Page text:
Indie/folk-pop artist Sara Melson captivates with a unique and singular voice that cracks with vulnerability and pierces with clarity on her forthcoming EP, Wild & Precious Life, which is due out May 16. The new EP was co-produced by Melson, Eric Breiner of PeachMusicLA, guitarist/multi-instrumentalist Danny Hechter (Badflower, Jordan McGraw) and Rick Parker (Lord Huron, Joseph Arthur, BRMC). Hechter brought in bassists Nick Diiorio (Jordan McGraw) and Sean Sobash (Dominic Fike), drummer Jonas Streffer, guitarist Jake Faun (Selena Gomez, Van Halen), and violinist Koi Anunta (Jules Galli). Violinist Kerenza Peacock (Adele) also added to the recordings.
Written and performed on piano and guitar, Sara’s songs reflect on hard-won lessons and her tireless journey toward self-acceptance. With classical training at the age of eight, Sara began to gravitate toward the melancholy darkness of Chopin and the fanciful romanticism of Debussy. The daughter of two professors, she grew up in an intellectual Jewish household in a small college town in Indiana. Surrounded by cows and cornfields, her parents’ home was an oasis of culture and worldliness, with books lining the shelves from floor to ceiling, and the best record collection in the neighborhood.
She graduated from Harvard with an English degree and initially moved out West to become an actor. However, after one too many traumatizing “#MeToo” encounters, Sara went “on strike,” as she puts it. After a brief marriage to Justin Webb, son of famed songwriter Jimmy Webb, the loss of a pregnancy at five months, and an ensuing divorce, Sara struggled with depression, and turned to yoga for salvation, developing a serious daily practice that began to inform her songwriting with new revelations about surrender, acceptance, growth and change. It also slowed her anxious breath to a fluid wave.
The EP reflects Sara’s spiritual seeking, a deep understanding of her own mortality, and an urgency to make the most of life while she’s here.
Today Glide is offering an exclusive premiere of “Rather Have You”, a clear standout on the new EP. Presented with shimmering organ and guitars, the song immediately conjures a throwback soul and 50s pop sound. Sara’s vocals feel straight out of another time, swooning with a balance of confidence and vulnerability that is equal parts country swagger and crooning soulster. It’s easy to hear influences like Sharon Jones & The Dap-Kings, Jenny Lewis, and Fiona Apple in the song, which builds into a gorgeous finale of lush strings, brass and soaring, powerful vocals from Sara.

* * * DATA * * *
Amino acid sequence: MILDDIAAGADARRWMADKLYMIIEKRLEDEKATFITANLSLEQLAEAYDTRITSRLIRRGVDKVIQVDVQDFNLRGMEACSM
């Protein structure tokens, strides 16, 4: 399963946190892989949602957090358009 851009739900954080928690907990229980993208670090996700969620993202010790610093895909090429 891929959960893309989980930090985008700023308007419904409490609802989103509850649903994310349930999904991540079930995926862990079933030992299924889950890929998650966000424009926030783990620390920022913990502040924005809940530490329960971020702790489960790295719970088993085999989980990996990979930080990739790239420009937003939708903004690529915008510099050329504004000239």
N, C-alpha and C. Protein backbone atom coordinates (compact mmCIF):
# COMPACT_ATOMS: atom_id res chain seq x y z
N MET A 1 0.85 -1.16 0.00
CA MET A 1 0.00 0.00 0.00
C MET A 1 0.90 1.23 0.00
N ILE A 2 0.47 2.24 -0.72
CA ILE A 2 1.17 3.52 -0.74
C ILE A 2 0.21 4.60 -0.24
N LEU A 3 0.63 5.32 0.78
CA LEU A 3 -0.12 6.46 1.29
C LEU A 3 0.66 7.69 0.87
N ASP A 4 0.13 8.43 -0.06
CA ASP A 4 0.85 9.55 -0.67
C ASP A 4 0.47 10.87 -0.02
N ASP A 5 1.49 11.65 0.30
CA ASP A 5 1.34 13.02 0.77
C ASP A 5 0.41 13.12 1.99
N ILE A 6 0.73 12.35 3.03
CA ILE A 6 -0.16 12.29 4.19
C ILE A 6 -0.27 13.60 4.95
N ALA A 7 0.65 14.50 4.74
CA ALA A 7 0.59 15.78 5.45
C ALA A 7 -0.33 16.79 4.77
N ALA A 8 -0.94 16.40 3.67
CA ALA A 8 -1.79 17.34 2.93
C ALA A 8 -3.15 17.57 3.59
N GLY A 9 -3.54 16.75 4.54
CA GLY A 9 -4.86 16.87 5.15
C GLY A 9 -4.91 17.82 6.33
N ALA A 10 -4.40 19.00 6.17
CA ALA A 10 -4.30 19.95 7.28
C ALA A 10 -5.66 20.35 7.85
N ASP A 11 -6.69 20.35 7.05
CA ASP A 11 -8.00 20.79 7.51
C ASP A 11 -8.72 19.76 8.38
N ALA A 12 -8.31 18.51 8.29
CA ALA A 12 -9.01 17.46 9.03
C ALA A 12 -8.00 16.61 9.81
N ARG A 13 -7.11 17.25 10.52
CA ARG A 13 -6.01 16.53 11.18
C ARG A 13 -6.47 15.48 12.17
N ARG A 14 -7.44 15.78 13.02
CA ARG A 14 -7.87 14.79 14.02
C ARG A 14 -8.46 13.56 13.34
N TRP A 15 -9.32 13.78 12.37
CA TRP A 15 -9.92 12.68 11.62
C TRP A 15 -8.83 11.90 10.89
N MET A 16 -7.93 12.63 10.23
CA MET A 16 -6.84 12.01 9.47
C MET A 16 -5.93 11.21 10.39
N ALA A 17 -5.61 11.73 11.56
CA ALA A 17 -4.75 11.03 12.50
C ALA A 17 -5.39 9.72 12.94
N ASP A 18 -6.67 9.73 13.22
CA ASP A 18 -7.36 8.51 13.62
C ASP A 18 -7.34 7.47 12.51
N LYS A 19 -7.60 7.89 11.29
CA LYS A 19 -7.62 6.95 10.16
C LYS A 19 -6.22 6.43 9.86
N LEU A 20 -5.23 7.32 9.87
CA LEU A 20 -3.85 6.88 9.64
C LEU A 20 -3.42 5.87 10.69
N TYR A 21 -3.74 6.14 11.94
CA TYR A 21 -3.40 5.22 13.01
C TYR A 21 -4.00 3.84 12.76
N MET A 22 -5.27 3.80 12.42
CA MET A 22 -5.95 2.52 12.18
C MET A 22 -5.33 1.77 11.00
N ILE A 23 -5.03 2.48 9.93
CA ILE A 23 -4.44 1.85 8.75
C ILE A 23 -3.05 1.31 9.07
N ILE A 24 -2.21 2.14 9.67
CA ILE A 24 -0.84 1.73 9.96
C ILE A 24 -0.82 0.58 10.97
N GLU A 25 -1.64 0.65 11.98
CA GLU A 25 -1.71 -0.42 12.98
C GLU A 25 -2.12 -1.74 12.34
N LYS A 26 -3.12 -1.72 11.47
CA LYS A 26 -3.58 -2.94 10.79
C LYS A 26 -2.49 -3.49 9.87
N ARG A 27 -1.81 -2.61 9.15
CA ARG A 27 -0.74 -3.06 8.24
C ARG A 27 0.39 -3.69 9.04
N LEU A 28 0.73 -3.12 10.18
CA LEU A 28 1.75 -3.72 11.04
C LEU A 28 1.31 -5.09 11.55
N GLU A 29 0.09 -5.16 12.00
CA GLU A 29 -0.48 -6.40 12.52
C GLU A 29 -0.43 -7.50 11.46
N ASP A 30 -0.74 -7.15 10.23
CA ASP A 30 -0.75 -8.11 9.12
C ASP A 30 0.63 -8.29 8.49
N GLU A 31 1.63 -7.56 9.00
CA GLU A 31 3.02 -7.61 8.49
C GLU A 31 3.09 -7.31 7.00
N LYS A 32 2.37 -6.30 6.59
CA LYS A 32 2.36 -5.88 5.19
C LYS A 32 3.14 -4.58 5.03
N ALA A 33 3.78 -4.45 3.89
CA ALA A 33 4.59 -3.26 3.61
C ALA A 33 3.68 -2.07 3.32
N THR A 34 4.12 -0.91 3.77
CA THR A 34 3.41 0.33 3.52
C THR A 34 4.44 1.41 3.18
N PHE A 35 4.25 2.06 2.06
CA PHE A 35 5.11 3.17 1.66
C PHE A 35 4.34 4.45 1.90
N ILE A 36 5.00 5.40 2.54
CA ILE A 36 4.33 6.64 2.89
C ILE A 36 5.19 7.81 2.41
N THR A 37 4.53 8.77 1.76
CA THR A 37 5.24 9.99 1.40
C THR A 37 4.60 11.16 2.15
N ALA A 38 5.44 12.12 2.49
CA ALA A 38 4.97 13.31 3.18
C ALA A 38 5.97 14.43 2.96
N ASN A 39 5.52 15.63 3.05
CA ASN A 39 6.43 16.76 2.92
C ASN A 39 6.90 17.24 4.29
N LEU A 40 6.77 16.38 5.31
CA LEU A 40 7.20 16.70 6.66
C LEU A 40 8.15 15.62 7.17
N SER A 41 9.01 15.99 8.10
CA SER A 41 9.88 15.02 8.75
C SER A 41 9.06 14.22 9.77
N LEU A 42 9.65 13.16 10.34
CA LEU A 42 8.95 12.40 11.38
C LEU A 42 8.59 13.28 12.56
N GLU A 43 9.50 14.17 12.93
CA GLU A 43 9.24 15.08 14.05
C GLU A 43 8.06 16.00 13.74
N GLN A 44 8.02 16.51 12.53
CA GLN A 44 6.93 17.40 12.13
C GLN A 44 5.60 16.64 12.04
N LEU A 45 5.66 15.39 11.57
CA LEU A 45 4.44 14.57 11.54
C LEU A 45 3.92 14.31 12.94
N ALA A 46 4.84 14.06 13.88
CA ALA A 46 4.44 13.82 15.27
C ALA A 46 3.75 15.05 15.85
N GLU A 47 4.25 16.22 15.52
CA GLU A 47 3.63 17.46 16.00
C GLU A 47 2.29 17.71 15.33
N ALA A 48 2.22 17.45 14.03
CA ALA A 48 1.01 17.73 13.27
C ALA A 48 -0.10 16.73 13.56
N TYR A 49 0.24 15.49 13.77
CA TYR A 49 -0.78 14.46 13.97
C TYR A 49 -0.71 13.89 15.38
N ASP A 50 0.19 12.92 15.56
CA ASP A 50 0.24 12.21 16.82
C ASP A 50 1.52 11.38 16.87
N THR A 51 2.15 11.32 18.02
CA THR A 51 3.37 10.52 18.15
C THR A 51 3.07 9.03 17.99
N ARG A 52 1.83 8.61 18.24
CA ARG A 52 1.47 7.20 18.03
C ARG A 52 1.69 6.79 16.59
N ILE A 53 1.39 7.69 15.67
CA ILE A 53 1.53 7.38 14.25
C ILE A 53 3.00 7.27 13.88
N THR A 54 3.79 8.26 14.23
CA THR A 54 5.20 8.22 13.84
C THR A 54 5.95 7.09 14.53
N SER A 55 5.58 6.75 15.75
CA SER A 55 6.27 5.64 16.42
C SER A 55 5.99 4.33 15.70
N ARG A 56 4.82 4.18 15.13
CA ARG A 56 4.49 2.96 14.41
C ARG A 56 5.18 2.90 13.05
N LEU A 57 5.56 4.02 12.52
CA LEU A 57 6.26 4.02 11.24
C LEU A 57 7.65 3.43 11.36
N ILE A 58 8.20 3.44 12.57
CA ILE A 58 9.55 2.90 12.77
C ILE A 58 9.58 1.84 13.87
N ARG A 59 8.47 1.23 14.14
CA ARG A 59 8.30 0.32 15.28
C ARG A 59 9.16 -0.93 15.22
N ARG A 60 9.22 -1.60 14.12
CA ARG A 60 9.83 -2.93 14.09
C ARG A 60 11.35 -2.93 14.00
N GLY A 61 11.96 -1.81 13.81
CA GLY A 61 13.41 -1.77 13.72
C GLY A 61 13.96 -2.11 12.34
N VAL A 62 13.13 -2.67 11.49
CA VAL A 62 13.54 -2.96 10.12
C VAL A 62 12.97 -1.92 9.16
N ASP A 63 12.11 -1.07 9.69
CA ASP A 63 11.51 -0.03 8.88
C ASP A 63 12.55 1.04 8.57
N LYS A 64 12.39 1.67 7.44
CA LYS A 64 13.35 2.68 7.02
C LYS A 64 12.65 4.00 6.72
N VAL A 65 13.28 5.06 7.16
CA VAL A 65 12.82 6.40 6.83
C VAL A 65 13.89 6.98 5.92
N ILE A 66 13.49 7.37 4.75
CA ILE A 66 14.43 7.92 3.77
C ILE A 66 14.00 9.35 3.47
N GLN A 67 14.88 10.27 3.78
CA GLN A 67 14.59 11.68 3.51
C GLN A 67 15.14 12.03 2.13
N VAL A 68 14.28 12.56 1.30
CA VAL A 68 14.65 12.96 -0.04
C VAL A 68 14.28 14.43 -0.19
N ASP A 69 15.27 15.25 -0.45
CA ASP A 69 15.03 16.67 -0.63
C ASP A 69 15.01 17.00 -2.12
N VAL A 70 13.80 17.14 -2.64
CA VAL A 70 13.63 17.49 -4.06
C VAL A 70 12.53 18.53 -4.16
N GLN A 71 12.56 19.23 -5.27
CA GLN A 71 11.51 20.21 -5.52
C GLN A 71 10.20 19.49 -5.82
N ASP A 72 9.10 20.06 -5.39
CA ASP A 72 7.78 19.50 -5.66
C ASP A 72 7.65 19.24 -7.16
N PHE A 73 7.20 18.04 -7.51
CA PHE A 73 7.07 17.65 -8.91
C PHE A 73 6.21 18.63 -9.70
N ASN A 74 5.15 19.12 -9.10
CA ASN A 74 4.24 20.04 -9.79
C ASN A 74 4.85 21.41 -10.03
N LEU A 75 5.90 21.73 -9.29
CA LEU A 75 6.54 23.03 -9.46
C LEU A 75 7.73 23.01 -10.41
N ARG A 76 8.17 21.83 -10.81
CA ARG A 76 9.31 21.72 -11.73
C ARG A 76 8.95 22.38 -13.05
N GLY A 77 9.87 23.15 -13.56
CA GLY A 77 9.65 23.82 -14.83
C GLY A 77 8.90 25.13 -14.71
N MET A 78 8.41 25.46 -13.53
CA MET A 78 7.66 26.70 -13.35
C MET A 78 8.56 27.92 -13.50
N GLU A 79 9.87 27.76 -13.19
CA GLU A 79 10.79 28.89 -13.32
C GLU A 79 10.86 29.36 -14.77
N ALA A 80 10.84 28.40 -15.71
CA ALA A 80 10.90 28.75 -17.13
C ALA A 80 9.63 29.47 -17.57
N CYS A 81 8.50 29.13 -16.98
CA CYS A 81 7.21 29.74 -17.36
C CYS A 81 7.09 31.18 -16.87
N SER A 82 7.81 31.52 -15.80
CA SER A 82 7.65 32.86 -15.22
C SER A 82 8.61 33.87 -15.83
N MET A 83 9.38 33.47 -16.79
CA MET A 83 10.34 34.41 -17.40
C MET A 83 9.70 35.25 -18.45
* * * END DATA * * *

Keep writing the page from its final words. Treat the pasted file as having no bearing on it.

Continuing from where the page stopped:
Listen to the tune and read Sara’s own description of the process and inspiration behind the song…
“Rather Have You” is a co-write with a singer-songwriter friend of mine, Dora Pereli. She came over one day with a verse she had on acoustic guitar. I had a melody in my head that seemed to fit the chords well, plus all these lyrics I’d been writing the day before, that were basically about how all I seemed able to do was write lyrics and songs about love, rather than actually experiencing a healthy relationship in real life. I often feel like I’m essentially living this “meta” life, wherein I’m repeatedly vicariously sublimating what’s supposed to be the experience of life itself — real love — into my art, rather than experiencing it “IRL”, if you will.
Of course, I’m so grateful to have the outlet of writing and singing through which to express emotion. Loneliness would be even harder to endure without that. It’s just that sometimes it can be frustrating to be continuously sublimating into the creative realm, what I wish to experience, even if it does inspire some cool songs. It’s just ultimately not as satisfying as the real thing. Nothing is. A song can’t take the place of love.
So thematically, that’s what the song is about. It asks a plaintive, mournful rhetorical question: “Is life just my art, and love my muse?”… In other words, is this it? Is this my role on this planet, to write about it, rather than live it, to comment upon life from a distance, rather than really be in it?
In terms of arrangement and production, what started out as a straight-up folk song ended up going through different phases. Working it out with my band, it started to take on more an R&B/soul vibe, and ultimately, Eric Breiner from PeachMusicLA, who produced the track, took it into a retro-sounding, Motown direction, complete with a super hooky bass part, played by Sean Sobash, and gorgeous horns by Vikram Devasthali. Eric arranged the strings, I played the organ, and Sean, Eric and I all sang the chorus of backing vocals that serves as the gospel-sounding choir throughout.
What I like about the production is how, sonically, it sounds vintage and old, and yet that quality is juxtaposed with lyrics about podcasts, checking my phone, and a somewhat sarcastic delivery of “namaste”. You just don’t expect to hear phrases like that in the context of that kind of 60s-style production, so it’s a bit jarring when you do, but in a good way. The song definitely has humor in it, and yet, it’s sort of sad and poignant, too, despite the peppy groove.
I’d certainly rather have the song, than not have the song. But ultimately… I’d rather have you.
Wild & Precious Life is out May 16. For more music and info visit saramelson.com
Photo credit: Piper Ferguson